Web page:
Au hydrothermal fluid Greenstone Belt Quebec

Au hydrothermal fluid Greenstone Belt Quebec

Most of the Au hydrothermal fluid observed over the Greenstone Belt in Quebec are strongly related to hypabyssal dykes and stocks formed by the same magmatism that it produced the basalts, andesites and rhyolites of the Greenstone Belt (2.8 – 2.7 billion years). Meanwhile the submarine volcanism was forming layers of lavas some meters deeper the hypabyssal intrusions occurred. Both events carried out hydrothermal fluids associated, however they were a little different: hydrothermal fluids associated to polymetallic deposits occurred with the volcanism event and, at the same time, Au hydrothermal fluids were related to the hypabyssal intrusions.

Since the volcanic and hypabyssal events have the same magmatic origin both types of hydrothermal fluids have similar patterns. Thus, in some places Au fluids can contain some Cu in economic values and Zn-Pb in anomalous values,  or a polymetallic fluid can have economic values of Au. In fact, if we observed the hydrothermal event in a regional point of view, we can define a unique geochemical pattern for the whole magmatism. It means that we could follow the geochemical path of Au, Ag, Cu, Zn and Pb, establishing strong associations to forecast new targets.

Considering this context, the general characteristics of the Au hydrothermal fluid hosted in the Greenstone Belt rocks are:

  1. The dominant direction of the Au hydrothermal fluids in Quebec is parallel to the volcanic event, that means SW-NE direction, which can change drastically if a portion of the volcanic rocks is folded. This dominant direction probably was the volcanic-arc alignment formed between an ancient continent (Kenorland?) and an oceanic plate.
  2. As a consequence, hypabyssal dykes and stocks associated to Au hydrothermal fluids also have the same direction (SW-NE) however in a local view these intrusions have irregular shapes. A good follow-up of dykes and stocks in a 3D software can effectively show their parallelism to the volcanic arc.
  3. Au hydrothermal fluid mainly fills longitudinal faults and fractures (SW-NE) close to the contact of hypabyssal dykes-stocks and volcanic rocks. Some tensional faults and fractures (SE-NW) can also be filled locally. Besides, the hydrothermal fluid can be emplaced over contacts between lavas, like branches starting from the feeder fault.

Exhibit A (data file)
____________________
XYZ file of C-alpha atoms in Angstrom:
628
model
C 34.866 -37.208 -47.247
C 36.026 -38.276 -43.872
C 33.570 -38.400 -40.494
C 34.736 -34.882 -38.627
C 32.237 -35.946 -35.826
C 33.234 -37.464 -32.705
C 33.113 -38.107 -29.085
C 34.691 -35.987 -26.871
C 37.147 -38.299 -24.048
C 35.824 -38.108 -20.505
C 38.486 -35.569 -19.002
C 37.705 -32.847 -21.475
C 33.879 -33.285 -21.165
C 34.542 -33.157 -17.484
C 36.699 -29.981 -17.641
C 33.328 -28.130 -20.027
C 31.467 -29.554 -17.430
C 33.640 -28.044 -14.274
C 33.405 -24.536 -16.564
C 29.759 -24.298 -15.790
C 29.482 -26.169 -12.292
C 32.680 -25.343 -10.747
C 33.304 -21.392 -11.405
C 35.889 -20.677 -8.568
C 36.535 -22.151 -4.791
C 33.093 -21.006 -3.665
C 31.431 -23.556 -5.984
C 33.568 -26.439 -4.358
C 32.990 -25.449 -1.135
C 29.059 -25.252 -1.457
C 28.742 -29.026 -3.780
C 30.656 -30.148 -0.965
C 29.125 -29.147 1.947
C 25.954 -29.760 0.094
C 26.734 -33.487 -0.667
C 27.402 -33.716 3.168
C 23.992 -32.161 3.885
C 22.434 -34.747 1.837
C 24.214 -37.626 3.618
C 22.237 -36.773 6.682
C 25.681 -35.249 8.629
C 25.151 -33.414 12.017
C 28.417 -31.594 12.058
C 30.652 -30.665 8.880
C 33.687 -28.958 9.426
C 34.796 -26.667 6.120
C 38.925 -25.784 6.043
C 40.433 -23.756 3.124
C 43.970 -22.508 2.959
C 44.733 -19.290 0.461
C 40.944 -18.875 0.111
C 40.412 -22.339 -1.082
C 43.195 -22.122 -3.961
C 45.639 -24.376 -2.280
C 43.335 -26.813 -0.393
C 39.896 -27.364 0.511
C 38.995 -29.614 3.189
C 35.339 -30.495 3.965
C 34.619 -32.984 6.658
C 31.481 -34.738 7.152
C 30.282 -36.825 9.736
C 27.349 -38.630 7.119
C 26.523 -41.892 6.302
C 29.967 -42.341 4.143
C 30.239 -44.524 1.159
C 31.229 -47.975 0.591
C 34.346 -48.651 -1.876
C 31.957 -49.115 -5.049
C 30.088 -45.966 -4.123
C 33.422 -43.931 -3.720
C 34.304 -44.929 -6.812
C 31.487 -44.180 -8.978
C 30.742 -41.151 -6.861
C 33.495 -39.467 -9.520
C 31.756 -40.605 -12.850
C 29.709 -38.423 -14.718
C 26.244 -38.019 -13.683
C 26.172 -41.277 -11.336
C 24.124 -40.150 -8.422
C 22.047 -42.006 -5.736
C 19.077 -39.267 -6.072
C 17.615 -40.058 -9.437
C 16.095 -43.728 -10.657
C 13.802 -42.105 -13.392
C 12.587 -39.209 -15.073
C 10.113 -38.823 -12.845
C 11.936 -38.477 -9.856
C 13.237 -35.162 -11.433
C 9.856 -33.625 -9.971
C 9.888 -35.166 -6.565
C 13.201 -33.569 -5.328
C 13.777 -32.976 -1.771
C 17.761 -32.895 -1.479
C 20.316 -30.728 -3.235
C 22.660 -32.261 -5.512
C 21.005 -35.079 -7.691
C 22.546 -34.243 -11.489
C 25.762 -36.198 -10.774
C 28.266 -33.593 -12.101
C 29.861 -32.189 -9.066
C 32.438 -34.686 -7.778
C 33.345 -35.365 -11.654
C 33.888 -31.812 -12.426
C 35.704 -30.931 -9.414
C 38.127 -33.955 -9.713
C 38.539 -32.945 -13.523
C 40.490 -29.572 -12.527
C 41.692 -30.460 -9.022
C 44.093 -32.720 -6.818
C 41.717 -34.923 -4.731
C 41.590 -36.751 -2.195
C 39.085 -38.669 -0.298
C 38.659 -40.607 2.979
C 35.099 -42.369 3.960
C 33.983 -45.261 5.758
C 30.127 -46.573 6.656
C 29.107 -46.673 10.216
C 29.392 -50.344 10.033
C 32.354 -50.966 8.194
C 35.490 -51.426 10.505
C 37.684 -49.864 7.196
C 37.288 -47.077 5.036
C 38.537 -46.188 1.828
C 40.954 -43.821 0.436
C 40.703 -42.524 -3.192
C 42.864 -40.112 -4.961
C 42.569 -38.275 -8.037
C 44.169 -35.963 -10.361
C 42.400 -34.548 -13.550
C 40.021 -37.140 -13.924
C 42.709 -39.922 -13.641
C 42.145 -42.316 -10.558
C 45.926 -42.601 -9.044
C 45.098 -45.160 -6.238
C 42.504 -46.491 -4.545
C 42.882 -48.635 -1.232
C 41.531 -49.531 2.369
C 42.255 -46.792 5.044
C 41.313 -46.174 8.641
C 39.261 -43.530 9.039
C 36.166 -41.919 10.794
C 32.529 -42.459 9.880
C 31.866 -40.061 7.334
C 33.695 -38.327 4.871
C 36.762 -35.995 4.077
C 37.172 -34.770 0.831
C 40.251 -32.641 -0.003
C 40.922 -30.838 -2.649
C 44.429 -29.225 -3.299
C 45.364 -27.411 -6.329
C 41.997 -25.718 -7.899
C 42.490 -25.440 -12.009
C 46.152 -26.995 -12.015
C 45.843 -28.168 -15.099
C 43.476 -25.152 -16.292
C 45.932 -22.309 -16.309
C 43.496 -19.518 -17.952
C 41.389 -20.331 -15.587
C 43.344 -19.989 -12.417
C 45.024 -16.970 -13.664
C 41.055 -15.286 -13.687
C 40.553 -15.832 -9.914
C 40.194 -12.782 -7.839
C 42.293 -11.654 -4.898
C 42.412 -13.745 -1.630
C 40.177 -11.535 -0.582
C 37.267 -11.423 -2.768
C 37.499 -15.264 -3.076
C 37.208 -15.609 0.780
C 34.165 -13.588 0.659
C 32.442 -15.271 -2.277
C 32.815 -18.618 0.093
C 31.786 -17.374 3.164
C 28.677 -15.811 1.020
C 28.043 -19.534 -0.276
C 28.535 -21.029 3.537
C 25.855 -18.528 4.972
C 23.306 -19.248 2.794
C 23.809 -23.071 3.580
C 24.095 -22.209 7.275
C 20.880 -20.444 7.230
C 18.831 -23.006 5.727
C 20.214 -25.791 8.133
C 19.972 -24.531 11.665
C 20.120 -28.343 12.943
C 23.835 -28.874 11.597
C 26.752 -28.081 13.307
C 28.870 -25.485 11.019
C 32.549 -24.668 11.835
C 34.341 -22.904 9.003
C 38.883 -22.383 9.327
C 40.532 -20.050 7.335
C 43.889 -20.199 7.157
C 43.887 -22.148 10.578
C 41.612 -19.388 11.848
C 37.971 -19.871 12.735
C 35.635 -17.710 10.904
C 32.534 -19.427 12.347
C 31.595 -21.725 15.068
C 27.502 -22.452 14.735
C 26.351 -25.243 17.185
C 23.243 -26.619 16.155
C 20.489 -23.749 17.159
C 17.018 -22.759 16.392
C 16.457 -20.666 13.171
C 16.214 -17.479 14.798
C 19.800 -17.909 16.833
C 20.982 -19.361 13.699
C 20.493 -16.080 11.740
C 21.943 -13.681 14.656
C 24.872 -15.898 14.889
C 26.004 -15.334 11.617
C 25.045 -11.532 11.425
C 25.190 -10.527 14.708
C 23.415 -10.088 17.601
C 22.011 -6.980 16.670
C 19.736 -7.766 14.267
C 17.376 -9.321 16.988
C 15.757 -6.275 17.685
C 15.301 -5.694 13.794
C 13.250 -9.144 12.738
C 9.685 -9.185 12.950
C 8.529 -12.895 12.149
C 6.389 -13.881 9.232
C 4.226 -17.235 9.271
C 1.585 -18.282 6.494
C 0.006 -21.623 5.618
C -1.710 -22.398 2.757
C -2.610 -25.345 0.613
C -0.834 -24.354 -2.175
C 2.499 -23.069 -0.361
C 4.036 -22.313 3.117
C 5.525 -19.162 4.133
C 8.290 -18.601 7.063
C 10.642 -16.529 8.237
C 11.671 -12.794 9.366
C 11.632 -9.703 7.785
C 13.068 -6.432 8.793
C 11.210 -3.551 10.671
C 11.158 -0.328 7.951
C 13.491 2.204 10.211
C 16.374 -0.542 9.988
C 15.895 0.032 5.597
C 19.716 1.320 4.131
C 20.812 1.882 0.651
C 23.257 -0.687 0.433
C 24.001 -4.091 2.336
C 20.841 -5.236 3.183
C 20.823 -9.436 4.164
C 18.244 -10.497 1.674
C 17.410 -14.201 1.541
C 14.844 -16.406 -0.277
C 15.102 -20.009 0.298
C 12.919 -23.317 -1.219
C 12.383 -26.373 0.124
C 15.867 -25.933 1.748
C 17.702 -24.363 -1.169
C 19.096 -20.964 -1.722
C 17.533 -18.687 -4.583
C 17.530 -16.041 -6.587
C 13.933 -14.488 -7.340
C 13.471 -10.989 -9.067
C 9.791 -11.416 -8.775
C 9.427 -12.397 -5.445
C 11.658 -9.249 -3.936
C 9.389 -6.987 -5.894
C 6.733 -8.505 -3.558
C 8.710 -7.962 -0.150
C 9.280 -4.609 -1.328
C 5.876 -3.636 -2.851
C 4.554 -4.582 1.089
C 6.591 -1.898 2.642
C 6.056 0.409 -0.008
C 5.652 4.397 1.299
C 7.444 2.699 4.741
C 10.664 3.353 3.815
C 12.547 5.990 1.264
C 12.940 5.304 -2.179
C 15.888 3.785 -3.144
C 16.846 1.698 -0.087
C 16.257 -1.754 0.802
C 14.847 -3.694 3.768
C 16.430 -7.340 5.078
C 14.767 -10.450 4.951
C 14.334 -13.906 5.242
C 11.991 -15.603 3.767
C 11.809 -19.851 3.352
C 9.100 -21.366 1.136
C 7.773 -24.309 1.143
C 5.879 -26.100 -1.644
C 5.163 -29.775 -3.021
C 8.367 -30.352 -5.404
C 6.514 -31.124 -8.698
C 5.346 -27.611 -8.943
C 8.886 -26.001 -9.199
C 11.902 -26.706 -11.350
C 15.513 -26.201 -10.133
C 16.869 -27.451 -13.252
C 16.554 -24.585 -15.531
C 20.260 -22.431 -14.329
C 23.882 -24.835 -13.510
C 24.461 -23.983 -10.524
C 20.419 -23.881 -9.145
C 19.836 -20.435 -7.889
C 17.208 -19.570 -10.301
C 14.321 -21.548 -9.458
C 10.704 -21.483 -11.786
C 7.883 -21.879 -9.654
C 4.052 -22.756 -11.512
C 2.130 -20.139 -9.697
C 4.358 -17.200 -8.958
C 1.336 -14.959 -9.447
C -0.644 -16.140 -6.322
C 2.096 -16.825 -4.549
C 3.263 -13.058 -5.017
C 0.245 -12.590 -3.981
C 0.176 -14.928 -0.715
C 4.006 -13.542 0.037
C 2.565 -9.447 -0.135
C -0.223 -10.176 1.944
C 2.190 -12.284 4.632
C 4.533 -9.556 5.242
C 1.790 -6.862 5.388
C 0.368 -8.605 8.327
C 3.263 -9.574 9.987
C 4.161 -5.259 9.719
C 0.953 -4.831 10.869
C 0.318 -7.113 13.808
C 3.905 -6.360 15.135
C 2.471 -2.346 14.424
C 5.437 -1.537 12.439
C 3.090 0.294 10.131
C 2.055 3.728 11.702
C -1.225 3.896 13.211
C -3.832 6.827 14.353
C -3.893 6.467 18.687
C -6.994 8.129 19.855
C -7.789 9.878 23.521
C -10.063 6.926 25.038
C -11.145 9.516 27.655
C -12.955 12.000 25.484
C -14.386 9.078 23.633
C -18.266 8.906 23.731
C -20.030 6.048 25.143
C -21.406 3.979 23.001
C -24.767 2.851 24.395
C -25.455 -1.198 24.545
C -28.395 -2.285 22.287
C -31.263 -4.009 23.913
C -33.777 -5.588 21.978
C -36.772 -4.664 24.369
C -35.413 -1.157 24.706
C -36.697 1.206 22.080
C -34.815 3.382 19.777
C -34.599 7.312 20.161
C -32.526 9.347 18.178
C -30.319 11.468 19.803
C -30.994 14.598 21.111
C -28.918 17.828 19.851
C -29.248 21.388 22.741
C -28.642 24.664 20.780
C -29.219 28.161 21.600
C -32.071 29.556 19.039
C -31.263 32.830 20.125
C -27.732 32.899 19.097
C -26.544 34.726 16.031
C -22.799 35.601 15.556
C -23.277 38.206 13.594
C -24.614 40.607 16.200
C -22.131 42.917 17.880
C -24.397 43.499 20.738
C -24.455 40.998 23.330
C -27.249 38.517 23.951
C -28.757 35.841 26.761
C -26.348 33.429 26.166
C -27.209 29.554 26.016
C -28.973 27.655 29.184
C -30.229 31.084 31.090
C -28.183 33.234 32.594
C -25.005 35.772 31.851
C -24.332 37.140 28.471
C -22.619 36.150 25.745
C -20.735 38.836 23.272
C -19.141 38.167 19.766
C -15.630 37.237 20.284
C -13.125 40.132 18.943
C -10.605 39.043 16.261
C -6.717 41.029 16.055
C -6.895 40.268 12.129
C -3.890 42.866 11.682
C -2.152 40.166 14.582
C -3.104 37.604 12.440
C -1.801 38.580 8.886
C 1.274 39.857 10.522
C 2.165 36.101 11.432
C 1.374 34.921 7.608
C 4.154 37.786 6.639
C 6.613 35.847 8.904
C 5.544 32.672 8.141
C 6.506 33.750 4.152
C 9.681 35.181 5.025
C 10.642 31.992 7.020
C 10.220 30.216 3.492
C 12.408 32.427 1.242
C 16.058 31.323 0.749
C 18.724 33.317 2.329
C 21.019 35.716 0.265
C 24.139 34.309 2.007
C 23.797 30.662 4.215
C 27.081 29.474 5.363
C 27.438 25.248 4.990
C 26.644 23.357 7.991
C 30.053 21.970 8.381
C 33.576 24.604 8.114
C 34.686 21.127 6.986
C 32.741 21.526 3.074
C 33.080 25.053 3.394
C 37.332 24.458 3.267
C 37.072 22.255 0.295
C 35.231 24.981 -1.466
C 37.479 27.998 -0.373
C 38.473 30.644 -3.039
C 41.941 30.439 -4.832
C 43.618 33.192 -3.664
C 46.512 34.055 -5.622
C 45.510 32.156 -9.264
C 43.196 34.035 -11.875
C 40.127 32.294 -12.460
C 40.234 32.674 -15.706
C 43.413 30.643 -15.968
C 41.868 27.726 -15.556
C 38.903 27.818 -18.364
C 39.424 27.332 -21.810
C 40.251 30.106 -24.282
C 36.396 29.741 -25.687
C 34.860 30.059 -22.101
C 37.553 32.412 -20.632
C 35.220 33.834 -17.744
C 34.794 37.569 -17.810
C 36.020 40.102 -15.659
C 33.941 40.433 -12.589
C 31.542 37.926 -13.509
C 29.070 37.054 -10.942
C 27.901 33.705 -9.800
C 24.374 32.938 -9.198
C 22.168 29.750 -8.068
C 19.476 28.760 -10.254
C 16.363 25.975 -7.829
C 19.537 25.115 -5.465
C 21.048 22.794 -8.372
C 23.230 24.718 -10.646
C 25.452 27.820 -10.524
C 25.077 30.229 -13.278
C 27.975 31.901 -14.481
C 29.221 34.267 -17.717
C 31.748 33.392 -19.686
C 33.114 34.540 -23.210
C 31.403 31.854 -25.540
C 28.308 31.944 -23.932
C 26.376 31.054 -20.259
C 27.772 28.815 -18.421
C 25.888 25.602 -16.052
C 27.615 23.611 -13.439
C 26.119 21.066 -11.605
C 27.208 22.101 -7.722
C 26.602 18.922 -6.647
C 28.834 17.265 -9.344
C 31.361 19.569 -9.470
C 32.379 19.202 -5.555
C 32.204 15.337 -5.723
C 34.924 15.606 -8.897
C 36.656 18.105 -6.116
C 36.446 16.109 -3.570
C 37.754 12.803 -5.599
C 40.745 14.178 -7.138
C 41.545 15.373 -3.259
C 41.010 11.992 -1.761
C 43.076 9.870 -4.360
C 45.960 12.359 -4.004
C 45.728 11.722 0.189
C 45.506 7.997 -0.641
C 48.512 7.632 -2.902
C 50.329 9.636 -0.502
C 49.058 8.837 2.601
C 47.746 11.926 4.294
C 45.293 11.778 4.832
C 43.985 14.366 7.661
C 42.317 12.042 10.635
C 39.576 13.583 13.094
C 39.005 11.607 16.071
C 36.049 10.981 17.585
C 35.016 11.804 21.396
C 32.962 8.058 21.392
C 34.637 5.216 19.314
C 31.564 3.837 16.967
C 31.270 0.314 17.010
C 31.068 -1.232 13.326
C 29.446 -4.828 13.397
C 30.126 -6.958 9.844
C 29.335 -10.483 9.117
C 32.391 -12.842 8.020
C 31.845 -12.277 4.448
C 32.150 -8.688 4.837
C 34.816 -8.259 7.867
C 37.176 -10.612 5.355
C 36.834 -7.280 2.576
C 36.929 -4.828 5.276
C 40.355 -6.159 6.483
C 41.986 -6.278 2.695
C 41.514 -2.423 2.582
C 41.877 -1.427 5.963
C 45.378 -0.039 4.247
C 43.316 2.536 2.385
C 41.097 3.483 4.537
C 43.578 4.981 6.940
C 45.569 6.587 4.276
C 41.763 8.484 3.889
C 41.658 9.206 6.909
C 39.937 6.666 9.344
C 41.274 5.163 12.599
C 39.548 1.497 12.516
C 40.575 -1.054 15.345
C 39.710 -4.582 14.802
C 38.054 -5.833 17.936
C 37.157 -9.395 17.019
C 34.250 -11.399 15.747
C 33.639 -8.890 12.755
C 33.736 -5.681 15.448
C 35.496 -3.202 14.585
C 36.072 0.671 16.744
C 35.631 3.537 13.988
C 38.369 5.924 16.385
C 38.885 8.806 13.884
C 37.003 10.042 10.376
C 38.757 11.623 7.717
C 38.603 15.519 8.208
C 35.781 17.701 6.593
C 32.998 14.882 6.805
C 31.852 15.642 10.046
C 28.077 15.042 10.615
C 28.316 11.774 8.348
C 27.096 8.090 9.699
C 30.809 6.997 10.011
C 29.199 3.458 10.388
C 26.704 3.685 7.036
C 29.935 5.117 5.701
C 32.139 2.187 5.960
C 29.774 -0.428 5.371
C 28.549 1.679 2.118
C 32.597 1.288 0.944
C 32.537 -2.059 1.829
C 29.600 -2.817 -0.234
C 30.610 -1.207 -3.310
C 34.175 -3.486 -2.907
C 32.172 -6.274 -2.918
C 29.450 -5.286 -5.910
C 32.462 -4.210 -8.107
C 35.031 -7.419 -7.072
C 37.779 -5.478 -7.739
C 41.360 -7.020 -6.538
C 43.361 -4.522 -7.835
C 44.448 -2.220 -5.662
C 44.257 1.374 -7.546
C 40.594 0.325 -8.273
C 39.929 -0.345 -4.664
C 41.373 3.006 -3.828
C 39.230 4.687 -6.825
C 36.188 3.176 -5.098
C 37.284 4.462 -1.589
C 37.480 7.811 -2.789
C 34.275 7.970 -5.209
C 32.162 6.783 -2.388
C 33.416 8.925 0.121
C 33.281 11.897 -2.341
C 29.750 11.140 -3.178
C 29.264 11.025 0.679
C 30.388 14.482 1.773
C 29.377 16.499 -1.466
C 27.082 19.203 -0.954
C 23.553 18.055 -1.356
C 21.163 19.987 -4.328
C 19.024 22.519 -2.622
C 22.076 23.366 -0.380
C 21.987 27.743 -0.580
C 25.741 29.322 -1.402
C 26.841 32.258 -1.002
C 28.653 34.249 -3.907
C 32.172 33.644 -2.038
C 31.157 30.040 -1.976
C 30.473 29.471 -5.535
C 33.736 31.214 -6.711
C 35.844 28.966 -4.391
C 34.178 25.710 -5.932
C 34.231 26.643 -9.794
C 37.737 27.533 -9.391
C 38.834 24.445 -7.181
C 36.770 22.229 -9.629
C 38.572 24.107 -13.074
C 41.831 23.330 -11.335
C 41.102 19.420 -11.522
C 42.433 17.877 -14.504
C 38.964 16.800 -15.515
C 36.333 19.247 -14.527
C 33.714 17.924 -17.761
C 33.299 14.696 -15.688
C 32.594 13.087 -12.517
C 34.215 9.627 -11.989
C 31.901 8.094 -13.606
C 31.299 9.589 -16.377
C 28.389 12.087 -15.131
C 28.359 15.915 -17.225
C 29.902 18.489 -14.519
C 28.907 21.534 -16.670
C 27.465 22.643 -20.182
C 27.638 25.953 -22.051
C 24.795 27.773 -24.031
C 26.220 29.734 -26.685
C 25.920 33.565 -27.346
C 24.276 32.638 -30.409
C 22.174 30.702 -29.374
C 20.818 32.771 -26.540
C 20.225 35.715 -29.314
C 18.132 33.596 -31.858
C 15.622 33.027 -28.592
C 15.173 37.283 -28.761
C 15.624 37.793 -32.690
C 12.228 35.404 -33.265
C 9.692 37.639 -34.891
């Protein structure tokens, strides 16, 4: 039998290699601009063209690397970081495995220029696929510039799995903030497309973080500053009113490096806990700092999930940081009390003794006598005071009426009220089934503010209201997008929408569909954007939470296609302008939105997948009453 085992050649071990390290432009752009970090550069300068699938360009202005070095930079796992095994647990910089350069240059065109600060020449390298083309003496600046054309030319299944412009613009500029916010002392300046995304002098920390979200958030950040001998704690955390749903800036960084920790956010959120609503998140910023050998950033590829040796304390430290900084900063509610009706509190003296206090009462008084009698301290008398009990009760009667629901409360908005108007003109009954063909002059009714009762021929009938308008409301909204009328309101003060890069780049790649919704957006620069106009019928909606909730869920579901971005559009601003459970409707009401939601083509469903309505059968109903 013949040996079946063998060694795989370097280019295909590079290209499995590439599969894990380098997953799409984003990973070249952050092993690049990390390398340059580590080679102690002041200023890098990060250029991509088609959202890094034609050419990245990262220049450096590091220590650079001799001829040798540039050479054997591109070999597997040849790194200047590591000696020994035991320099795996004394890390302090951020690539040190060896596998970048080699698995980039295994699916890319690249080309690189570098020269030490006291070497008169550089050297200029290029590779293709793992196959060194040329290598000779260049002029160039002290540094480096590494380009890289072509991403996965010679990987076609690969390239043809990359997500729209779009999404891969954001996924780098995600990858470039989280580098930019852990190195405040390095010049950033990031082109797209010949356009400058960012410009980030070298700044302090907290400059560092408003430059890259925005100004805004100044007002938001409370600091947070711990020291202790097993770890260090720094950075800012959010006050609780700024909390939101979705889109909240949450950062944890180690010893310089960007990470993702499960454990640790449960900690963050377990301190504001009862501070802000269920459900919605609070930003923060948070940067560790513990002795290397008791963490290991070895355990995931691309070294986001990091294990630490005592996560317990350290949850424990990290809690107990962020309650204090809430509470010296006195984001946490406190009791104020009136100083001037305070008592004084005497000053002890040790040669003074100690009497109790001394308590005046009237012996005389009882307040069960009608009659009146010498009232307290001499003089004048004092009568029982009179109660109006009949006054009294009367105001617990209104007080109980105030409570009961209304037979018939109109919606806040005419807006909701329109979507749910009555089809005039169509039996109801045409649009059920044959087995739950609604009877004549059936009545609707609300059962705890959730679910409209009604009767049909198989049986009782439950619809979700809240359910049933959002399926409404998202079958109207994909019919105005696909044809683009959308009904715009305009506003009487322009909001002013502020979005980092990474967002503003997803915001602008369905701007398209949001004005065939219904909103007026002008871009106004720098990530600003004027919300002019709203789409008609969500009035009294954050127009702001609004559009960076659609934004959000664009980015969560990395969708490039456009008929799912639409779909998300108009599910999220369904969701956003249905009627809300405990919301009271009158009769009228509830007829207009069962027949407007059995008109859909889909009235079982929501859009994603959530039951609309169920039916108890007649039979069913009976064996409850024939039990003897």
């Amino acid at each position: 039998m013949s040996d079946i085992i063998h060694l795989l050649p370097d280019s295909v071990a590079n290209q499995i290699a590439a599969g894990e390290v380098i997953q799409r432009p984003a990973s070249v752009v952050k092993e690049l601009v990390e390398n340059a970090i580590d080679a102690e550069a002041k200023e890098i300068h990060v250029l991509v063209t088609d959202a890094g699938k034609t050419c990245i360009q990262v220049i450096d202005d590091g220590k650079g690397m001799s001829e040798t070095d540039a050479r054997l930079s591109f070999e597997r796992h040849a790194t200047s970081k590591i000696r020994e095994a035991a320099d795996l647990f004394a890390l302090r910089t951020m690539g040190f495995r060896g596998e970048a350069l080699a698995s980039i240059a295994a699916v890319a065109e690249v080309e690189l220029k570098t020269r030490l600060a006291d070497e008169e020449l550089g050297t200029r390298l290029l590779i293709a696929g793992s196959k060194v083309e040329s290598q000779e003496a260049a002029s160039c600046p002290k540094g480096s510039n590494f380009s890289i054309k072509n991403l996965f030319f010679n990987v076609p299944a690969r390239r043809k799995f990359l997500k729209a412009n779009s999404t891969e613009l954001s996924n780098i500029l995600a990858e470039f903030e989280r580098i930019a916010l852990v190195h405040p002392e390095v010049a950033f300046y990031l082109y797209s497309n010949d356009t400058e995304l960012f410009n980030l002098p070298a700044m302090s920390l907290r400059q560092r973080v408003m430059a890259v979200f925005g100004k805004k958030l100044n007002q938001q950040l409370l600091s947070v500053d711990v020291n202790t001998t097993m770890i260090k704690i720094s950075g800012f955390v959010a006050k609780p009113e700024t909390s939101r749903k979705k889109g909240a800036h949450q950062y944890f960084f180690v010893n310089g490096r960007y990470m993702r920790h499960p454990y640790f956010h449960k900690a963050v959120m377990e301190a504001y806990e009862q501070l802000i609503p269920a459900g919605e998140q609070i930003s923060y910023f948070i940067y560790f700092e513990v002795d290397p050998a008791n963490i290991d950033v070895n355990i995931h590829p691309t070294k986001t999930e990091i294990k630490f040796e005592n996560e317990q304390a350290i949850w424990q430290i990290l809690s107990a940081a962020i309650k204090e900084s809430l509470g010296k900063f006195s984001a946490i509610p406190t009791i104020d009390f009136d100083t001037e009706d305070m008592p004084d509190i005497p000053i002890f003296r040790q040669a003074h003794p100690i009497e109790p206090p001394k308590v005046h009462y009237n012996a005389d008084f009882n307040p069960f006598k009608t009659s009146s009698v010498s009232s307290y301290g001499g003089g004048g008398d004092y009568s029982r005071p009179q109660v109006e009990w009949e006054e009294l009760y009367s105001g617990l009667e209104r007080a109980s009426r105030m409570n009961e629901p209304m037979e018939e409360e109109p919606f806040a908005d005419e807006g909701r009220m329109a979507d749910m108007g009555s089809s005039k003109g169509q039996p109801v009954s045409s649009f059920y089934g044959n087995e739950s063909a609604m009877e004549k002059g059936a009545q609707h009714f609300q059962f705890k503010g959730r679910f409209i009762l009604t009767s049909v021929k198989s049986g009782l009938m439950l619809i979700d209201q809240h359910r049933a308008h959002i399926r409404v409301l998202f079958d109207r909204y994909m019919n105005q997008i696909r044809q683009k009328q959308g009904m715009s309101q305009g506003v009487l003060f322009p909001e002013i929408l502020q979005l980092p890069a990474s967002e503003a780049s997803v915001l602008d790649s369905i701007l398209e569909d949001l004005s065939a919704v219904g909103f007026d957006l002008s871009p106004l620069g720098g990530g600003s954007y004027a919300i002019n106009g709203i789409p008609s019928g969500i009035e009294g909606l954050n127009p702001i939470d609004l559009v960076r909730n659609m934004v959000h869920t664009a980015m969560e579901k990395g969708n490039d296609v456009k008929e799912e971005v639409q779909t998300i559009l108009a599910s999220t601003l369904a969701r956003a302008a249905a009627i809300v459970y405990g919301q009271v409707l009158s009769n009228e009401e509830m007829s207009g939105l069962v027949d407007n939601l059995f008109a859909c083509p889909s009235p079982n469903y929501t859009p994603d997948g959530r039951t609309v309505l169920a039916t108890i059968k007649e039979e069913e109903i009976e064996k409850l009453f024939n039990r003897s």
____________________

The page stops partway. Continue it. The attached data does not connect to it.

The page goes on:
4. The intensity of the structural setting is not strong, just moderate. Thus, the Au hydrothermal fluid has a crackle-type appearance, not being regular like a typical Au hydrothermal vein. This condition implies that Au concentrations vary frequently, producing Nugget Effect at different degrees.
  5. Hydrothermal alteration associated to Au mineralisation can mainly be quartz-tourmaline, quartz-sericite, quartz-hematite or quartz-chlorite. Any of these alterations can be prevalent in a particular deposit, and the other will be secondaries or absents. In some deposits a biotite alteration can be observed. Carbonates (calcite, ankerite, siderite or occasional dolomite) are commonly present with the quartz fluid.
  6. The most common sulphide observed with the Au mineralisation is pyrite, in concentrations going from 1% to 12% Py and occasionally more than 12% Py. Chalcopyrite is the second one in importance, with a persistent anomalous dissemination (0.1% - 0.5% Cpy average) that can have economic values in some deposits. Sphalerite and galena are present in traces representing local anomalies. Finally, scarce molybdenite, pyrrhotite, arsenopyrite and Ag sulfosalts could be also observed.
  7. Every time we find the hydrothermal fluid associated to hypabyssal dykes and stocks an alteration halo will be present at both sides of the mineralisation. However, since dykes are abundant and can be overlapped the alteration halos accumulate themselves in a bigger alteration zone that can be called “corridor”. Alteration corridors are parallel to the dominant direction NW-SE and they are 2-60 m width. All the Au mineralisation will always be surrounded for an alteration corridor. Finally, if there is a bigger accumulation of alteration corridors an Au-disseminated deposit could be formed.

Fernando Alvarez V., P. Geo, MBA

This article and their versions in French and Spanish are available at www.larocheverte.ca, in Blog section.

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